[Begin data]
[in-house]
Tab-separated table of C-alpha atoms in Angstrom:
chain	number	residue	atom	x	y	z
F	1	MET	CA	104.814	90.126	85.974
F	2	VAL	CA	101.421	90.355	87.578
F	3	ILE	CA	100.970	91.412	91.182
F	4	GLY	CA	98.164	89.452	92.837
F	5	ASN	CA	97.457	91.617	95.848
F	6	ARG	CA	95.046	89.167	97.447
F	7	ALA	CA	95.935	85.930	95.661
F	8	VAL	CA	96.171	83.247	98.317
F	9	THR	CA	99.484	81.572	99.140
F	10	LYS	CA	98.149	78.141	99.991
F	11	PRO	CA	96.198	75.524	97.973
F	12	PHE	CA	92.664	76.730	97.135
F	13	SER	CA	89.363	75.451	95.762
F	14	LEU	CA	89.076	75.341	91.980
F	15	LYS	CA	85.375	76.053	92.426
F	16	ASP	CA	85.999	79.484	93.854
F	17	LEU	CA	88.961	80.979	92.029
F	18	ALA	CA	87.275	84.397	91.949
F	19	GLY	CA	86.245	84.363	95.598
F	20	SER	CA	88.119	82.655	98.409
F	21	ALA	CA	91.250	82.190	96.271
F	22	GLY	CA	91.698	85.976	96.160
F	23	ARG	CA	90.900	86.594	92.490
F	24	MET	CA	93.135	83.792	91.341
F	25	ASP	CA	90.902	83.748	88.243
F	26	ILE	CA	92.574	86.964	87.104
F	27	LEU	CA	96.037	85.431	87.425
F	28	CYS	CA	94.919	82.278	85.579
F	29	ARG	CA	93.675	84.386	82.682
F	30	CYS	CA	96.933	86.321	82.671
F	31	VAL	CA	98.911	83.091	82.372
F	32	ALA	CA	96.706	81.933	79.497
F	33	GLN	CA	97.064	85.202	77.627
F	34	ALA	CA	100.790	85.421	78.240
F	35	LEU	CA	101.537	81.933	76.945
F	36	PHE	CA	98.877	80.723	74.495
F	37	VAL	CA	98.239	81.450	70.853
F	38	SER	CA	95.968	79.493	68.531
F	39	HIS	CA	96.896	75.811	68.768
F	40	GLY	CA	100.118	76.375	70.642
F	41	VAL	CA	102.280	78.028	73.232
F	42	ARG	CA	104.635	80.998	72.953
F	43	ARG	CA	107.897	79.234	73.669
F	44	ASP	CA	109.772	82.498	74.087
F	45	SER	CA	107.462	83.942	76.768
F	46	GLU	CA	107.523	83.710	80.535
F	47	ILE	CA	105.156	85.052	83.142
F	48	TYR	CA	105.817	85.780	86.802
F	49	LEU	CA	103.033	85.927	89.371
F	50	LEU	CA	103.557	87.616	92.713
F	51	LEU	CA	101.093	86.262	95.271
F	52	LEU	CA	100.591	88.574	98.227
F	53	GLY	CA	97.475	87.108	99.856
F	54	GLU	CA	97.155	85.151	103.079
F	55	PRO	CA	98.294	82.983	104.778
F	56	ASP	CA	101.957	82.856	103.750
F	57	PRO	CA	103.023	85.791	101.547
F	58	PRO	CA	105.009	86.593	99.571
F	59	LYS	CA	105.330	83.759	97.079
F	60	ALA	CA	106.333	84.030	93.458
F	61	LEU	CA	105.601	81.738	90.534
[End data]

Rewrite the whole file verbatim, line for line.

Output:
[in-house]
Tab-separated table of C-alpha atoms in Angstrom:
chain	number	residue	atom	x	y	z
F	1	MET	CA	104.814	90.126	85.974
F	2	VAL	CA	101.421	90.355	87.578
F	3	ILE	CA	100.970	91.412	91.182
F	4	GLY	CA	98.164	89.452	92.837
F	5	ASN	CA	97.457	91.617	95.848
F	6	ARG	CA	95.046	89.167	97.447
F	7	ALA	CA	95.935	85.930	95.661
F	8	VAL	CA	96.171	83.247	98.317
F	9	THR	CA	99.484	81.572	99.140
F	10	LYS	CA	98.149	78.141	99.991
F	11	PRO	CA	96.198	75.524	97.973
F	12	PHE	CA	92.664	76.730	97.135
F	13	SER	CA	89.363	75.451	95.762
F	14	LEU	CA	89.076	75.341	91.980
F	15	LYS	CA	85.375	76.053	92.426
F	16	ASP	CA	85.999	79.484	93.854
F	17	LEU	CA	88.961	80.979	92.029
F	18	ALA	CA	87.275	84.397	91.949
F	19	GLY	CA	86.245	84.363	95.598
F	20	SER	CA	88.119	82.655	98.409
F	21	ALA	CA	91.250	82.190	96.271
F	22	GLY	CA	91.698	85.976	96.160
F	23	ARG	CA	90.900	86.594	92.490
F	24	MET	CA	93.135	83.792	91.341
F	25	ASP	CA	90.902	83.748	88.243
F	26	ILE	CA	92.574	86.964	87.104
F	27	LEU	CA	96.037	85.431	87.425
F	28	CYS	CA	94.919	82.278	85.579
F	29	ARG	CA	93.675	84.386	82.682
F	30	CYS	CA	96.933	86.321	82.671
F	31	VAL	CA	98.911	83.091	82.372
F	32	ALA	CA	96.706	81.933	79.497
F	33	GLN	CA	97.064	85.202	77.627
F	34	ALA	CA	100.790	85.421	78.240
F	35	LEU	CA	101.537	81.933	76.945
F	36	PHE	CA	98.877	80.723	74.495
F	37	VAL	CA	98.239	81.450	70.853
F	38	SER	CA	95.968	79.493	68.531
F	39	HIS	CA	96.896	75.811	68.768
F	40	GLY	CA	100.118	76.375	70.642
F	41	VAL	CA	102.280	78.028	73.232
F	42	ARG	CA	104.635	80.998	72.953
F	43	ARG	CA	107.897	79.234	73.669
F	44	ASP	CA	109.772	82.498	74.087
F	45	SER	CA	107.462	83.942	76.768
F	46	GLU	CA	107.523	83.710	80.535
F	47	ILE	CA	105.156	85.052	83.142
F	48	TYR	CA	105.817	85.780	86.802
F	49	LEU	CA	103.033	85.927	89.371
F	50	LEU	CA	103.557	87.616	92.713
F	51	LEU	CA	101.093	86.262	95.271
F	52	LEU	CA	100.591	88.574	98.227
F	53	GLY	CA	97.475	87.108	99.856
F	54	GLU	CA	97.155	85.151	103.079
F	55	PRO	CA	98.294	82.983	104.778
F	56	ASP	CA	101.957	82.856	103.750
F	57	PRO	CA	103.023	85.791	101.547
F	58	PRO	CA	105.009	86.593	99.571
F	59	LYS	CA	105.330	83.759	97.079
F	60	ALA	CA	106.333	84.030	93.458
F	61	LEU	CA	105.601	81.738	90.534